When welcoming a new neighbor or visiting a friend, you can bring them a pineapple as a symbol of friendship and hospitality. The pineapple is an iconic fruit known for the tradition of ‘welcome’.
In the Southern U.S. states, pineapples are seen everywhere. The iconic pineapple is represented in popular culture, art, and even in architecture. From home décor, such as brass door knockers, beds, wallpaper, welcome mats to business cards. The pineapple has been a symbol of hospitality since the days of the early explorers to the West Indies and Americas to the colonies.
The legend began with the sea captains of New England, who sailed among the Caribbean Islands. They returned to the colonies bearing their cargo of fruits, spices and rum. According to the legend, the captain would spear a pineapple on a fence post outside his home to let his friends know of his safe return from sea. The pineapple was an invitation for them to visit, share his food and drink, and listen to tales of his voyage. As the tradition grew, colonial innkeepers added the pineapple to their signs and advertisements, and bedposts carved in the shape of a pineapple were a common sight at inns across New England. This tradition continued with those who settled in the new land.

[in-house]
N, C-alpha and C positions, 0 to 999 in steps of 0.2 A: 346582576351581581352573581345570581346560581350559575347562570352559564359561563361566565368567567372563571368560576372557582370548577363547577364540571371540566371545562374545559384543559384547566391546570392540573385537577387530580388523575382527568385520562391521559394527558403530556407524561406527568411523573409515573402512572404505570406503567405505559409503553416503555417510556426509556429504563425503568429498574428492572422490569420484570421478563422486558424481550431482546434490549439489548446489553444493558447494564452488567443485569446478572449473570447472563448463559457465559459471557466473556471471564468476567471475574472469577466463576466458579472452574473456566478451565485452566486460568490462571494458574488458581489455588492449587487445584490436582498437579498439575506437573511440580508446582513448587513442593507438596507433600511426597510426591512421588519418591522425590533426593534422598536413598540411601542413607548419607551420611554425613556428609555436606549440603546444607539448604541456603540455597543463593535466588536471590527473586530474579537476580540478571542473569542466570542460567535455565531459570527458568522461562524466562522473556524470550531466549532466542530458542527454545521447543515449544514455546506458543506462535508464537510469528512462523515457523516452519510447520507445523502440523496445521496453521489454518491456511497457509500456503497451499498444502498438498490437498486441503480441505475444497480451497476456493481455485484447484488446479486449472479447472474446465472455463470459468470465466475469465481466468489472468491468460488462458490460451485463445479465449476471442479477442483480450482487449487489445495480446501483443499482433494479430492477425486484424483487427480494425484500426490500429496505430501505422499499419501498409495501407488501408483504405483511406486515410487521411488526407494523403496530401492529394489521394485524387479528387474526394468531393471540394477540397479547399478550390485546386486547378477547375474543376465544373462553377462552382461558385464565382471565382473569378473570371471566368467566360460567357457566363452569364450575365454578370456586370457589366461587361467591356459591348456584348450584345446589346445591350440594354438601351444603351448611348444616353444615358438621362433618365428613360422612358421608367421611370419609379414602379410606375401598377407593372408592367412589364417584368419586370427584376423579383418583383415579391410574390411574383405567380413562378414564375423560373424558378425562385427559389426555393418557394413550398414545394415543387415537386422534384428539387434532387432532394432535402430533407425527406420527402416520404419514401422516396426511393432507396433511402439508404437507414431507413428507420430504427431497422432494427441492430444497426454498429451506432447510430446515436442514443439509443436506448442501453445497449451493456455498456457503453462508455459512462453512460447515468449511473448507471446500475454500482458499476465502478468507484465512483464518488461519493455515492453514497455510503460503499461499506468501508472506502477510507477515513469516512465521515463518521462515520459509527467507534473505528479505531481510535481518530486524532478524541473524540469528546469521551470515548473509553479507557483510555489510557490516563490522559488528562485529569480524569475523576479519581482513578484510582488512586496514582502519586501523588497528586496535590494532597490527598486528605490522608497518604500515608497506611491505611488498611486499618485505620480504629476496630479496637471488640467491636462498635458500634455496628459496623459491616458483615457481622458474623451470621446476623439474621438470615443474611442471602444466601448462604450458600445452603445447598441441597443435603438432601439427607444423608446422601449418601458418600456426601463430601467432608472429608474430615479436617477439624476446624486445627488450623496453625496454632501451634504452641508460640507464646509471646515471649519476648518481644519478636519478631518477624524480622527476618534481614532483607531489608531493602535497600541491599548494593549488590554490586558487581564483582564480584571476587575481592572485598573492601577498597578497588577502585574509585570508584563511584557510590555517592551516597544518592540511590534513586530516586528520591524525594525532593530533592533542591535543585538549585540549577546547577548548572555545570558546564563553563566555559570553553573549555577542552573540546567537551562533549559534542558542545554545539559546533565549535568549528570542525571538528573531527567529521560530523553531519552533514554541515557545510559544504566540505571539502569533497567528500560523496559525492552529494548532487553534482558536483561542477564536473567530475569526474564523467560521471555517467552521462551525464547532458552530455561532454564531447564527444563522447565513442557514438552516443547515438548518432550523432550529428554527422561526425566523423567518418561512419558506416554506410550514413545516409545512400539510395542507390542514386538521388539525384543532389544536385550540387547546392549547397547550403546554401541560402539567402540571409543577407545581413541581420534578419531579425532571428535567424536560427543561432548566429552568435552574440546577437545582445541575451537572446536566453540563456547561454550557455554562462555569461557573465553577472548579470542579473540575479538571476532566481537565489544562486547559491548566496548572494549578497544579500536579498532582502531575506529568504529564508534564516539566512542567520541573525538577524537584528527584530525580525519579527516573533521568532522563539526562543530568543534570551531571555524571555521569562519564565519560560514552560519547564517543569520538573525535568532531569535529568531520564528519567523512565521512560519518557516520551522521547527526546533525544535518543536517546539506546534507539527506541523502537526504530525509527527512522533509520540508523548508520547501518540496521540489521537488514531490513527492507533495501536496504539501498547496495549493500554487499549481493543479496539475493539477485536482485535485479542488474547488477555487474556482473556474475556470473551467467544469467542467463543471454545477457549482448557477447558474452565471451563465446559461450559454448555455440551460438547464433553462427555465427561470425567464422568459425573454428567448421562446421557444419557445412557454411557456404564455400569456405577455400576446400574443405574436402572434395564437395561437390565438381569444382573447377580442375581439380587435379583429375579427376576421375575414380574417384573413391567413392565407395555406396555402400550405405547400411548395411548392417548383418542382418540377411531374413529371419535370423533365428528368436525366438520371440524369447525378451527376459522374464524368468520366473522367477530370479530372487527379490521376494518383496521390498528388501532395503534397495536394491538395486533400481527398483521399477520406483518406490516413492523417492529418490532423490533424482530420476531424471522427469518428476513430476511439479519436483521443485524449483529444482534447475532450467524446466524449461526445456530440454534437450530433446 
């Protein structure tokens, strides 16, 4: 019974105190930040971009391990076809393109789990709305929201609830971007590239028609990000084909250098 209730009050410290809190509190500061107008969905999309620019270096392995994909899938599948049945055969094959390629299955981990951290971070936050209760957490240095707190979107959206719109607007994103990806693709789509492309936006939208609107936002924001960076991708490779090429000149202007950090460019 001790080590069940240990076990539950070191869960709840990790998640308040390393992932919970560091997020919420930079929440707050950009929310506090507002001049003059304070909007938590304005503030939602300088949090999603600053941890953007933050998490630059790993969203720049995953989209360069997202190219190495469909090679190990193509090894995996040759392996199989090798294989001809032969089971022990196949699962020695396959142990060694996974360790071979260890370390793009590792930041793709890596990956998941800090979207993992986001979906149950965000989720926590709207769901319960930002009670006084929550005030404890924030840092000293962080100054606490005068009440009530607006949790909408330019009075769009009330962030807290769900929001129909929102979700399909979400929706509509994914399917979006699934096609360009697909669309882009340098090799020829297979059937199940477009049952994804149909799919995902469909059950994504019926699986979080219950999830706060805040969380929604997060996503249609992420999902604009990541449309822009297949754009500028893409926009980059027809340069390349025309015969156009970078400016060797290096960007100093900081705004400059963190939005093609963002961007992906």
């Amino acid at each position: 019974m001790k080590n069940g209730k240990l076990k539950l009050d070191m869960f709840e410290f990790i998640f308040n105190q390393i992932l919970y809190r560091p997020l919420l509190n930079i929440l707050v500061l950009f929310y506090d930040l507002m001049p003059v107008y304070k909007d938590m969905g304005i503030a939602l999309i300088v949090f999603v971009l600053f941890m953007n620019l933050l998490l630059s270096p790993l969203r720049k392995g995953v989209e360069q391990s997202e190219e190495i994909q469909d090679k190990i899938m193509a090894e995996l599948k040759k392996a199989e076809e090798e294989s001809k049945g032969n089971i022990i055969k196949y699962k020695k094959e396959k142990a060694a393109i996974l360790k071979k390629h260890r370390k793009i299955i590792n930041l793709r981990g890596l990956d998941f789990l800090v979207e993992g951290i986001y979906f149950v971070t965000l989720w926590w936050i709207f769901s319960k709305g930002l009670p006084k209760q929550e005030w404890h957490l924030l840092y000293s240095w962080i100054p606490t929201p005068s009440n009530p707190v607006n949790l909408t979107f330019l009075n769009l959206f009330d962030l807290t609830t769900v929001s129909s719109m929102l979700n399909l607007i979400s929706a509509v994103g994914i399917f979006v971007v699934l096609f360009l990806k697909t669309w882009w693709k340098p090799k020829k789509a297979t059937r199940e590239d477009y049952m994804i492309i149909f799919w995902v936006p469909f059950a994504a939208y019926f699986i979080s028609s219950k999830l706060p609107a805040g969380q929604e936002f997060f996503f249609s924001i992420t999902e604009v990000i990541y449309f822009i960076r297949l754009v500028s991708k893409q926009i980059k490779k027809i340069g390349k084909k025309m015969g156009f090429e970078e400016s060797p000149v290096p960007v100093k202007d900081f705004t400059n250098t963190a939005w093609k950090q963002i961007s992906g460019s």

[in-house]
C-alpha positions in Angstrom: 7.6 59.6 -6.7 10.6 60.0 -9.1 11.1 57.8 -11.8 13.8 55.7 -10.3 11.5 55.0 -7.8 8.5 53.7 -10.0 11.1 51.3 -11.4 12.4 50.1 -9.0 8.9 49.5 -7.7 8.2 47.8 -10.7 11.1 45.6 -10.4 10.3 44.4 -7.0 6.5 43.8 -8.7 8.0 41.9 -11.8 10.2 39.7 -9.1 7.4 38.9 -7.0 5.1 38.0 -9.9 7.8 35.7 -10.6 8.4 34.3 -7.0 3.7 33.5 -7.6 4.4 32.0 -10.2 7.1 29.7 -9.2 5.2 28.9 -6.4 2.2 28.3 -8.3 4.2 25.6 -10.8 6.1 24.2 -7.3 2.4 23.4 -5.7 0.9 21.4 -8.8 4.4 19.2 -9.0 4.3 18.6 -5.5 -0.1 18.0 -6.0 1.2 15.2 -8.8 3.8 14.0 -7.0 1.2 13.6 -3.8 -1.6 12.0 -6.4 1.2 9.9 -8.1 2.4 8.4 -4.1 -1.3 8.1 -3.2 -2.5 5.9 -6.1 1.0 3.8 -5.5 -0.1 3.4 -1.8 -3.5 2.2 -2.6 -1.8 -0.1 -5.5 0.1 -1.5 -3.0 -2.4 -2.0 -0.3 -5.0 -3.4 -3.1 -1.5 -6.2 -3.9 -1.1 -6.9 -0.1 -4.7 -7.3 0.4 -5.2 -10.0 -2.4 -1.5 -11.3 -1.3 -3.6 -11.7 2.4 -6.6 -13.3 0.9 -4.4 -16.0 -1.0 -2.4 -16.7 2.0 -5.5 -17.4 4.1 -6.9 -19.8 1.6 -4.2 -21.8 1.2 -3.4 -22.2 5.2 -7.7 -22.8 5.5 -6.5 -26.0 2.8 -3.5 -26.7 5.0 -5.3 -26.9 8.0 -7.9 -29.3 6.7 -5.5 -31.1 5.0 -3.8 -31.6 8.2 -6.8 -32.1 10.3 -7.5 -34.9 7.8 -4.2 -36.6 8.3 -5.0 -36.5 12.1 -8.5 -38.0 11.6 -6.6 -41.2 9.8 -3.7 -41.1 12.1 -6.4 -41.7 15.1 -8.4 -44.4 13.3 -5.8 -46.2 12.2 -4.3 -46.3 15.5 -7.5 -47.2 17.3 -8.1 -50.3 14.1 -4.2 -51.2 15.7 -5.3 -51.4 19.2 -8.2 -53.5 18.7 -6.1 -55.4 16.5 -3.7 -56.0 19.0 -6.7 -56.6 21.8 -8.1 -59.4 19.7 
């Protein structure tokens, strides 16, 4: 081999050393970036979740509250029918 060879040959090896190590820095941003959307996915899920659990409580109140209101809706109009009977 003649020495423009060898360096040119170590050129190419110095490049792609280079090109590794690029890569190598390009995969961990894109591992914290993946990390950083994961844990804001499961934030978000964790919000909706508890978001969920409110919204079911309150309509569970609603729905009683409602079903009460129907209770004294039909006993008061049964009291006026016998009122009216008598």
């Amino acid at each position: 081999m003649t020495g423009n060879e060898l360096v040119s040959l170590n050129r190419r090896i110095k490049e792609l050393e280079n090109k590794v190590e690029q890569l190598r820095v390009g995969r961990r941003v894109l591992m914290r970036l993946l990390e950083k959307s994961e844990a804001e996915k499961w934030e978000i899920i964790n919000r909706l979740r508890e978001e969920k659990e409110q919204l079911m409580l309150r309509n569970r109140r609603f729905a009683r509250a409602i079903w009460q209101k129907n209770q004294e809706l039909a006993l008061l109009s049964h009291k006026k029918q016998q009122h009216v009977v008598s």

The History Of The Pineapple:
Christopher Columbus brought the succulent prickly fruit back to Europe in 1493 after his second voyage of discovery in Guadeloupe. Its similar shape and rough, spiky surface caused the Spaniards to name it piña, after the pine cone. The English noted the same resemblance, hence our word “pineapple”. To the Caribs (Natives of Guadalupe), the pineapple symbolized hospitality, and the Spaniards soon learned they were welcome if a pineapple was placed by the entrance to a village. This symbolism spread to Europe, then to Colonial North America, where it became the custom to carve the shape of a pineapple into the columns at the entrance of a plantation.
As tradition would have it, a pineapple was served or placed in an arrangement at every meal when a guest was visiting your home or plantation. Pineapples were very rare and hard to attain in colonial and early plantation life, hence it was a sign that you were truly welcome and your presence was celebrated. Traveling was a great feat in the days before gas powered engines, the journey to and from could take weeks on end. Therefore guests would stay for extended visits, and once the pineapple was removed from the serving table they would know it was time to leave.
Photography: Daniel Francis O’Dowd, J. Levau